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Gina Carano and Michael Fassbender in Haywire

Haywire and audiences | On Demand

What’s with the vitriol for Steven Soderbergh’s new action movie?


Haywire seems hard-wired to elate,” I wrote three months ago in my review of Steven Soderbergh’s fleet-footed action vehicle. Film critics make notoriously lousy box-office soothsayers, but in that regard, Haywire seemed like a no-brainer: a globe-trotting espionage thriller in the Bourne tradition, studded with stars (Ewan McGregor, the ubiquitous Michael Fassbender) and headlined by gorgeous, ass-kicking MMA fighter Gina Carano. What was not to love?

Plenty, apparently. Haywire, which arrives on VOD this week, is more than a flop. It’s an anti-crowd-pleaser, the kind of movie people actively tell their friends not to see. CinemaScore, the market research firm that polls viewers on major theatrical releases, reported a deadly D+ score from test audiences. The bad word of mouth spread like wildfire. Scan the comment sections at or Entertainment Weekly for a taste of the vitriol ticket buyers expended on Haywire. (“I skipped Underworld for this crap,” quips Lisha at

This isn’t the first time a Soderbergh production has tested poorly with audiences. The director’s 2002 Solaris is one of just six movies to earn an F from CinemaScore voters. But that film is a moody sci-fi mind-bender. Haywire, by contrast, has been built in the style-over-substance mold of the Ocean’s franchise. It was engineered to entertain, which makes the negative viewer reaction all the more perplexing. What, exactly, do audiences find so repellent about this breezy bit of popcorn escapism, which grossed a measly $19 million at the box office?

My hunch is that a lot of it has to do with the woman meting out the beat-downs. As Mallory Kane, a mercenary double-crossed on assignment, Carano performs her stunts with a graceful physicality that looks almost like second nature. What she doesn’t possess, though, is an iota of movie-star confidence. Her line readings are monotone; her chemistry with the other actors is DOA.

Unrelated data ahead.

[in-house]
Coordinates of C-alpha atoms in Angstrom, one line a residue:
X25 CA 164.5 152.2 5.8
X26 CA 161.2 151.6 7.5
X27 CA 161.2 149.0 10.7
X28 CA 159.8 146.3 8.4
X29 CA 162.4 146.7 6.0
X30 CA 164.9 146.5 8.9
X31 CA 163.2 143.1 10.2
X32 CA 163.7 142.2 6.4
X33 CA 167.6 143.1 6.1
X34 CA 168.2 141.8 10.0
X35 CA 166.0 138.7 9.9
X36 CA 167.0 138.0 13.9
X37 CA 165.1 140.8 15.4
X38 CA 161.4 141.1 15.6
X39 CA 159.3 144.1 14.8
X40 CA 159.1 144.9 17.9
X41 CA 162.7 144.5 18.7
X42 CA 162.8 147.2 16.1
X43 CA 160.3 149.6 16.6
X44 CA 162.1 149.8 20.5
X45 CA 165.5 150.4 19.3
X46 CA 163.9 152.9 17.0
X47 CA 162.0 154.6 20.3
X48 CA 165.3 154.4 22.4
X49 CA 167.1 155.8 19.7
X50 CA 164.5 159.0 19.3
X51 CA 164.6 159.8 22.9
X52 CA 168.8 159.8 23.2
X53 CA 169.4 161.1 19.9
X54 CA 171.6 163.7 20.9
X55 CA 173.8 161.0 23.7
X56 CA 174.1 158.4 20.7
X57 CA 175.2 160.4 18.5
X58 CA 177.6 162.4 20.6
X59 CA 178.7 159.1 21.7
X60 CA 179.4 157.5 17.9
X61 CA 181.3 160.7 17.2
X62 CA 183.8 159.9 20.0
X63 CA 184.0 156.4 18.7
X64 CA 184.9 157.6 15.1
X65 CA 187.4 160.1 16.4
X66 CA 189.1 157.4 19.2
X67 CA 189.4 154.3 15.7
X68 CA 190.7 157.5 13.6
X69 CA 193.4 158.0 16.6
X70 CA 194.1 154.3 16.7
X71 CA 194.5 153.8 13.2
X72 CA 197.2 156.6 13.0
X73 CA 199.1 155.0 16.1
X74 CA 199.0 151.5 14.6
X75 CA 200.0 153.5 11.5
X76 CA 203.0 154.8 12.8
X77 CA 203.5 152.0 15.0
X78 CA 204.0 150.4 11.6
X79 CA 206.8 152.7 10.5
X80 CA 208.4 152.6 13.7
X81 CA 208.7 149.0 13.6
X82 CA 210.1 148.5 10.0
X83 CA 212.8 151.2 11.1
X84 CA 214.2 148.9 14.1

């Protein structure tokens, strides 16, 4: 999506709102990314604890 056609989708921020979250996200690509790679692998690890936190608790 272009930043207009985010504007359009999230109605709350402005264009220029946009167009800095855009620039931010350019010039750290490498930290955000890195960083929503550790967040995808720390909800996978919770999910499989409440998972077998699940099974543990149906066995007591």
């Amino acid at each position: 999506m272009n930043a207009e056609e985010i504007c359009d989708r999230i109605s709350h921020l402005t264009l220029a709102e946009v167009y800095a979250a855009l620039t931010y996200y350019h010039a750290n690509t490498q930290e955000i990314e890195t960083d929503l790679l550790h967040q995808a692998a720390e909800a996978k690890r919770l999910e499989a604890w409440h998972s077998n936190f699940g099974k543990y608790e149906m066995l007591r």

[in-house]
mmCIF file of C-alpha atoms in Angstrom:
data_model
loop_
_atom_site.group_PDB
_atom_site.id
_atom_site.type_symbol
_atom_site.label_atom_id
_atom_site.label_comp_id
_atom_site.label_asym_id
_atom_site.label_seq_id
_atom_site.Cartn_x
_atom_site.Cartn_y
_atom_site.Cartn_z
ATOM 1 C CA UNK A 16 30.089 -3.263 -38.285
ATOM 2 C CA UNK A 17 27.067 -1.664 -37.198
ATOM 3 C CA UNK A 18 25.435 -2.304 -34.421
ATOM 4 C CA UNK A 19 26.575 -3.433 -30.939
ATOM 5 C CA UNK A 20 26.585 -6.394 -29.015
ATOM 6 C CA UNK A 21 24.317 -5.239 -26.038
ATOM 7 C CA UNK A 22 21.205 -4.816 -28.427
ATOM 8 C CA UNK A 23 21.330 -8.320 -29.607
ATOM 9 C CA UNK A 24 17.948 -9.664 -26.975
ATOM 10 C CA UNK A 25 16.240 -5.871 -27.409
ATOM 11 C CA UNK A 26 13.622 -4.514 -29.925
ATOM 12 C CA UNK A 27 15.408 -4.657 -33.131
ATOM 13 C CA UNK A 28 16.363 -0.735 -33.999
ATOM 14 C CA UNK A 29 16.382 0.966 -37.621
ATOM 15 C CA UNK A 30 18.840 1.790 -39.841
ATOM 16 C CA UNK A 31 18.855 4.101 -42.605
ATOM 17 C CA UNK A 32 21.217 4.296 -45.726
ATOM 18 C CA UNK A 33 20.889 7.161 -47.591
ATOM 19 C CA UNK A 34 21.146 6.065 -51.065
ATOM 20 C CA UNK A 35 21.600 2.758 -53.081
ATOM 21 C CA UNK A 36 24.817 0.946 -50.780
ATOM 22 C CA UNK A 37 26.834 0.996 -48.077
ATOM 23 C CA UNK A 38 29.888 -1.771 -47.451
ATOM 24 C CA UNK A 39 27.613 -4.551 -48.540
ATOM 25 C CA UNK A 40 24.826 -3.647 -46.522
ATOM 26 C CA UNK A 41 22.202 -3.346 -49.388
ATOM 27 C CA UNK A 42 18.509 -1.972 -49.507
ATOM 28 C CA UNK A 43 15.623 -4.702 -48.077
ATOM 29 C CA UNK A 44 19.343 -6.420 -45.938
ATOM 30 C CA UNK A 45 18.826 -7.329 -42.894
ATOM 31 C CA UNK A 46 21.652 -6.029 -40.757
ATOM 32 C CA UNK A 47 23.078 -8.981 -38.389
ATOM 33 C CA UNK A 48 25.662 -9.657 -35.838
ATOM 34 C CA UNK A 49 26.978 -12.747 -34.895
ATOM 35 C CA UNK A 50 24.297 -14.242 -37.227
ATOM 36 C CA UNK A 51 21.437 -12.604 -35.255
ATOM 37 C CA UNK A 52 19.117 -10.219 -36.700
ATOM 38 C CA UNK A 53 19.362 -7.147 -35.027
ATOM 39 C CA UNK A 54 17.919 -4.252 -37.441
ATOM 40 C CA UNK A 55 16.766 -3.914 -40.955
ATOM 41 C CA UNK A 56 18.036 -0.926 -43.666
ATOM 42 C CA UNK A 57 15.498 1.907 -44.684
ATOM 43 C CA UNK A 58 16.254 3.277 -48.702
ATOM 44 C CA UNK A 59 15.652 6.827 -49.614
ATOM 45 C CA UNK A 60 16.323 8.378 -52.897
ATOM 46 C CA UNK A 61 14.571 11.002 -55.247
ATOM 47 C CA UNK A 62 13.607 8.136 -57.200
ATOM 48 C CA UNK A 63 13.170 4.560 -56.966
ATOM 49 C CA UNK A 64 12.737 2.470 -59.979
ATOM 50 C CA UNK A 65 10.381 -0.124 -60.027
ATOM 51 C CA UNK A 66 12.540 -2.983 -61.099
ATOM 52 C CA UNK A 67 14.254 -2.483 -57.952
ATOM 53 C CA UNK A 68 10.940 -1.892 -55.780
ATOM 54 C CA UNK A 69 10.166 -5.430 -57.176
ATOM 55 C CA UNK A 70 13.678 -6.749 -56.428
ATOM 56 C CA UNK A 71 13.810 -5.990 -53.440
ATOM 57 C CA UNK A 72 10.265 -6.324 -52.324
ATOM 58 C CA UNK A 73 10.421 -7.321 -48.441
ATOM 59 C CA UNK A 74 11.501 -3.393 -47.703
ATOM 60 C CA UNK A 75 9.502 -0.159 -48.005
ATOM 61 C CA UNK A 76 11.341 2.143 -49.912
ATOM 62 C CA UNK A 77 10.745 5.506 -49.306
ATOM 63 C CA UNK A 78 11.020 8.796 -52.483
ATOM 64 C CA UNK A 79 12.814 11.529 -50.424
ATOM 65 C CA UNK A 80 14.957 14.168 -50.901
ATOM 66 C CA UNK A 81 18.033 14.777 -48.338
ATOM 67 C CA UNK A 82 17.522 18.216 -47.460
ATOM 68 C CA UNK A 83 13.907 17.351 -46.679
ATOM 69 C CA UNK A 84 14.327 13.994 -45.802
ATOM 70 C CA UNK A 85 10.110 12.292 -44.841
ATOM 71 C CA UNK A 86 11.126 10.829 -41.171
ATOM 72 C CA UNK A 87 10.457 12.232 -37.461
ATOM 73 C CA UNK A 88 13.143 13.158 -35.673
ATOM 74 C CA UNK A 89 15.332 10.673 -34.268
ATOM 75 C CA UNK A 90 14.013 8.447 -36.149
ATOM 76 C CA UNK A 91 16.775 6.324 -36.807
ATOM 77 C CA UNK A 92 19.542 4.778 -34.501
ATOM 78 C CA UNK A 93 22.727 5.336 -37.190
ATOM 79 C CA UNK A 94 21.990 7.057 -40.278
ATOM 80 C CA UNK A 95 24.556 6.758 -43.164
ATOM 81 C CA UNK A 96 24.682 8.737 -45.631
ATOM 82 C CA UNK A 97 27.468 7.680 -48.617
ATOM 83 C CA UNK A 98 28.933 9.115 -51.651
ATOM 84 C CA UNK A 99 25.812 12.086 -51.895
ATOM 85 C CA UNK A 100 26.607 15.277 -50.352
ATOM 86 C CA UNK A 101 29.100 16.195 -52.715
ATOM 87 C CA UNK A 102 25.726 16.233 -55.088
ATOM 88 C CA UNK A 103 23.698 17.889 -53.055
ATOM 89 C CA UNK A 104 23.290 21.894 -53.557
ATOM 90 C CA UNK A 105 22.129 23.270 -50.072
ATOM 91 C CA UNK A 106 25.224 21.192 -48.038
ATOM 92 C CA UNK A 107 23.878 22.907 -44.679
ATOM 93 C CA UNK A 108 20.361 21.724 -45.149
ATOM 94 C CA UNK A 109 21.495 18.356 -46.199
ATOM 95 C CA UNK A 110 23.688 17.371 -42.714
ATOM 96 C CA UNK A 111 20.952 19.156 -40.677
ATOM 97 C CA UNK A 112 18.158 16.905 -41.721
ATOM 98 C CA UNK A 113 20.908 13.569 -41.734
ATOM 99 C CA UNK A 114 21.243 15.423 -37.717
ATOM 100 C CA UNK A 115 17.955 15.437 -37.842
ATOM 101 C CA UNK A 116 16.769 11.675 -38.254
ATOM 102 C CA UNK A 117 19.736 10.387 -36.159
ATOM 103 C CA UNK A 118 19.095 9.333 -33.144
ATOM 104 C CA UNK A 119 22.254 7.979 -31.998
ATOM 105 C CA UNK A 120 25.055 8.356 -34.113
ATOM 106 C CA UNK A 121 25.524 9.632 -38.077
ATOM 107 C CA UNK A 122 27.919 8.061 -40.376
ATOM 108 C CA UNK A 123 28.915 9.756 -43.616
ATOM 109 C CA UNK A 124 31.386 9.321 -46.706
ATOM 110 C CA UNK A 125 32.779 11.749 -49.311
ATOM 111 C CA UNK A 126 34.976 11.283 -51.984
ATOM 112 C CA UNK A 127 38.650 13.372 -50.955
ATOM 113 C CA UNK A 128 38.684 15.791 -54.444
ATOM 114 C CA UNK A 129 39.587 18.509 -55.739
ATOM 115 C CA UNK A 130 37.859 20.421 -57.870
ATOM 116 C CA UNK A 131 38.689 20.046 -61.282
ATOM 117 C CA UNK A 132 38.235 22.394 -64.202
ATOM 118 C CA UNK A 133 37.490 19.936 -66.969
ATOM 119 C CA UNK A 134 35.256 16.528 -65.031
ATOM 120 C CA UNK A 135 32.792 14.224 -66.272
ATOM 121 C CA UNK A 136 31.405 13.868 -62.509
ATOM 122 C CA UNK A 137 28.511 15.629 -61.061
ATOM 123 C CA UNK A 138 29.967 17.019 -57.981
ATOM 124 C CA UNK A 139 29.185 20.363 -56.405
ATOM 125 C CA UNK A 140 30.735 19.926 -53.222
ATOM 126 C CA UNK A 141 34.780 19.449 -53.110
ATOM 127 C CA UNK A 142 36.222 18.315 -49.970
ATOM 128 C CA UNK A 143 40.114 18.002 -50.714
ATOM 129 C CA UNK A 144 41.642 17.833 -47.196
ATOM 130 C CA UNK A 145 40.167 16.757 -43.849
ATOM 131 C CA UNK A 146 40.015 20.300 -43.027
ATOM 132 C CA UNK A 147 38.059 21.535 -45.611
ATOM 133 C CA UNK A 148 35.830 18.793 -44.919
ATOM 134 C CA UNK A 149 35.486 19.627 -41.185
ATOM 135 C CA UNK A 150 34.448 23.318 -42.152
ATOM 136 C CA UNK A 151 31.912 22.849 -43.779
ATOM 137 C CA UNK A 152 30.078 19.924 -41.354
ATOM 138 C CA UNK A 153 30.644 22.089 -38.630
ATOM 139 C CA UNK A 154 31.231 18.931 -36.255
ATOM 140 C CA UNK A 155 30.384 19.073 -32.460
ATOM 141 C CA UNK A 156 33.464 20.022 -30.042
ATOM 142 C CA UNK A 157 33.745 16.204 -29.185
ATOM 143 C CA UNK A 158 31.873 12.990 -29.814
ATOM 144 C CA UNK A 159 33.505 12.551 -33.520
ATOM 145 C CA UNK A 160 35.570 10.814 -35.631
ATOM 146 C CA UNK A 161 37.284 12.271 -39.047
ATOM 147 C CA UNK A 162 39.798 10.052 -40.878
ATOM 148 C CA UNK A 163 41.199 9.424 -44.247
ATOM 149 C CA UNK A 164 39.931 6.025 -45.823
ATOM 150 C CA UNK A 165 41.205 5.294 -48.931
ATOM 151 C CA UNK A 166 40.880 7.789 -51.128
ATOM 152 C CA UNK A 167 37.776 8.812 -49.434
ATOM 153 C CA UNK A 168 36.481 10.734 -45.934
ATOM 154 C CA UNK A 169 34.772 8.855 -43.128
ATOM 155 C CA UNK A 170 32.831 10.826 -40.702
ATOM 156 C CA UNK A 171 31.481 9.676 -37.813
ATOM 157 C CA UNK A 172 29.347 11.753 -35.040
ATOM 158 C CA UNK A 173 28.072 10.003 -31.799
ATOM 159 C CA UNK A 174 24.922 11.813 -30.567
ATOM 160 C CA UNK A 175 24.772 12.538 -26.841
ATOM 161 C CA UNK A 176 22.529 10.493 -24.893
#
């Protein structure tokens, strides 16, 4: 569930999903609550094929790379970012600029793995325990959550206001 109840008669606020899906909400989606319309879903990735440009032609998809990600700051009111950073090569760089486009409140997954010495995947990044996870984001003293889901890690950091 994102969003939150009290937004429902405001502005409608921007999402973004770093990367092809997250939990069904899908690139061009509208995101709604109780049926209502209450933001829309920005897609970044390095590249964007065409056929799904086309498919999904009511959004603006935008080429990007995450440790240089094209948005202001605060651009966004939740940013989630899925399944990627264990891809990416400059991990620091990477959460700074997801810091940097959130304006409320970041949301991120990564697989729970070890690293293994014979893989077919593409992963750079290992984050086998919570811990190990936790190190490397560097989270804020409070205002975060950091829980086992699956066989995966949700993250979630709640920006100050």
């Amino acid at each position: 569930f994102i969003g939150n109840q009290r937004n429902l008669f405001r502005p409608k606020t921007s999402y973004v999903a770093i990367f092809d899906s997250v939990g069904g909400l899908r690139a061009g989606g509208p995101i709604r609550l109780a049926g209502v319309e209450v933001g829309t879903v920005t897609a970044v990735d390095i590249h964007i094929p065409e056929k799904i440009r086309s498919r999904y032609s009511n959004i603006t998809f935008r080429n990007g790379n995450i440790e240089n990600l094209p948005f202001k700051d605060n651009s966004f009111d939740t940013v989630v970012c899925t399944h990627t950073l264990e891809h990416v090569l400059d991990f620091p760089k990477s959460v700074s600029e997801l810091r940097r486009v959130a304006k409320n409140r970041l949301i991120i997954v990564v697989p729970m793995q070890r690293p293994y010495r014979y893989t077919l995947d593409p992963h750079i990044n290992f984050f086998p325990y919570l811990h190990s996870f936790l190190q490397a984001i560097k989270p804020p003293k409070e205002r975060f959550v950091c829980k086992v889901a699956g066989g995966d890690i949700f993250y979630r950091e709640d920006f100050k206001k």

Soderbergh looks at Carano and sees a body in motion—the ideal subject for his experiment in reinvigorating the action film. Audiences look at her and see a bad actress. For them, attitude is as important as physical prowess; if it weren’t, Bruce Willis would still be mugging on the small screen. That Soderbergh cast this charisma-free superhuman, who wouldn’t know what to do with a one-liner if she had any, hints at the way his priorities have diverged from those of his target demographic.

Haywire excites critics—this one included—because of the way it refuses to obfuscate its action. The fight scenes, like Carano’s opening scuffle with Channing Tatum or a hotel-room death match with Fassbender, have been staged to maximize our appreciation of the cast’s athletic artistry. The editing is clean and functional, and the music drops out entirely any time hand-to-hand combat commences. The goal is coherence—a virtue that may be lost on a moviegoing public that’s made box-office smashes out of all three Transformers films.

Soderbergh’s movie irks, perhaps, because it strips away the distractions (rapid-fire editing, pounding music, even star power) audiences have come to expect from their genre movies. Rather than giving viewers what they want, the director gives them what he wants: a pure-action exercise built on theoretical principles of “coolness.” Coming from a filmmaker used to playing the one-for-them, one-for-me game—alternating frothy Hollywood entertainments with guerrilla experiments—the deceptively dumb fun of Haywire represents a new line in the sand. These days, they’re all for him.

Haywire arrives on VOD, DVD and Blu-ray Tuesday 1.

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